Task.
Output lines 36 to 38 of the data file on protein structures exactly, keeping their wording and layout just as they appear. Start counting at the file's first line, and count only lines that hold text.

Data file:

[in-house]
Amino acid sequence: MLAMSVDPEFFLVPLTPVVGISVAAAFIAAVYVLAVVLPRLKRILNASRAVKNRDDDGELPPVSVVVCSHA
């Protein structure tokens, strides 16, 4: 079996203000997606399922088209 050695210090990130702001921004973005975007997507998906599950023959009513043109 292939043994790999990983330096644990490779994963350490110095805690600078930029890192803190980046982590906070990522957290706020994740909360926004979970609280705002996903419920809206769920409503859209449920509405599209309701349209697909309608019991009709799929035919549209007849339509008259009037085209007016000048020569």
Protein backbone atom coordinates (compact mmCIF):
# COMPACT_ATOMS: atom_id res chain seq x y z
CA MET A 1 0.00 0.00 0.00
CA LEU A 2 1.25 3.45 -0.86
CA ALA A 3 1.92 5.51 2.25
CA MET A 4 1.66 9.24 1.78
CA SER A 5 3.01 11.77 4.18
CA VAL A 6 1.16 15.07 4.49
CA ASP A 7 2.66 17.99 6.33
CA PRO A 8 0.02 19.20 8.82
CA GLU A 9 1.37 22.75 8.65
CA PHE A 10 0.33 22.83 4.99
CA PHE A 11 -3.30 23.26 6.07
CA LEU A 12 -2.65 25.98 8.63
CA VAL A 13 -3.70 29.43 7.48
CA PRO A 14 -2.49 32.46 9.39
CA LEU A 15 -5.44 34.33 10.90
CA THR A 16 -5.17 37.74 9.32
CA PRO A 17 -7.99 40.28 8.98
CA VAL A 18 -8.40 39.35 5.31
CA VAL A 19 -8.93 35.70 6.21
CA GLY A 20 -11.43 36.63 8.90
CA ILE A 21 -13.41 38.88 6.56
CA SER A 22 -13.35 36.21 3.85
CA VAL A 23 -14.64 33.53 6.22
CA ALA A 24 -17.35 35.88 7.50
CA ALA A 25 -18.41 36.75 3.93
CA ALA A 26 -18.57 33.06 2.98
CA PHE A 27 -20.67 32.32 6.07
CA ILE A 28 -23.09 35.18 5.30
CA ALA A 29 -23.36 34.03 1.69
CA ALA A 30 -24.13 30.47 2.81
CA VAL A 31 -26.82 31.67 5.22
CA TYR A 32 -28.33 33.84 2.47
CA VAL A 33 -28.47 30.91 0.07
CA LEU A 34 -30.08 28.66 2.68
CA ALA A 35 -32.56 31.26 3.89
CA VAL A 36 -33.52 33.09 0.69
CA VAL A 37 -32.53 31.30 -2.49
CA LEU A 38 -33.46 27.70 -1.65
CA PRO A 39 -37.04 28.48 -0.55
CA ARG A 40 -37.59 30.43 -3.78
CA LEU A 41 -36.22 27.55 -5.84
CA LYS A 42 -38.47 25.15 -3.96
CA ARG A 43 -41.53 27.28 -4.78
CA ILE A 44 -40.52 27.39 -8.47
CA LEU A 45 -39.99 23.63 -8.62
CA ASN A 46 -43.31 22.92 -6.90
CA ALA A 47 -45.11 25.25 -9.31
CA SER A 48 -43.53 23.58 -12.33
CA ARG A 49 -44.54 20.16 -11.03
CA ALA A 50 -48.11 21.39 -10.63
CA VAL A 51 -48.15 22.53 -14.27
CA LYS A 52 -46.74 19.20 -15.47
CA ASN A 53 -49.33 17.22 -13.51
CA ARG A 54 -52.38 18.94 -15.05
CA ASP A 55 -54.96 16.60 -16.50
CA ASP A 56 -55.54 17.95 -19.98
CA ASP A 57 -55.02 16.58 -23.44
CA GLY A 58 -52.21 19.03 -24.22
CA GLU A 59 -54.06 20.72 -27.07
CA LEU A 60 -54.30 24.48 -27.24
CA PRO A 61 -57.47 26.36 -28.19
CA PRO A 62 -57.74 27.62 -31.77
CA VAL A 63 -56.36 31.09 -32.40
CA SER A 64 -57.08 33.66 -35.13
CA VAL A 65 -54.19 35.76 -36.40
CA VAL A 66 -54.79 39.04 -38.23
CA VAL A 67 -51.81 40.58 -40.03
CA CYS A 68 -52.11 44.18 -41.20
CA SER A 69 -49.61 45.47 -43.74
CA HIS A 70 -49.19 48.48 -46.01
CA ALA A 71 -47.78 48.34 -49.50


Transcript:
CA VAL A 31 -26.82 31.67 5.22
CA TYR A 32 -28.33 33.84 2.47
CA VAL A 33 -28.47 30.91 0.07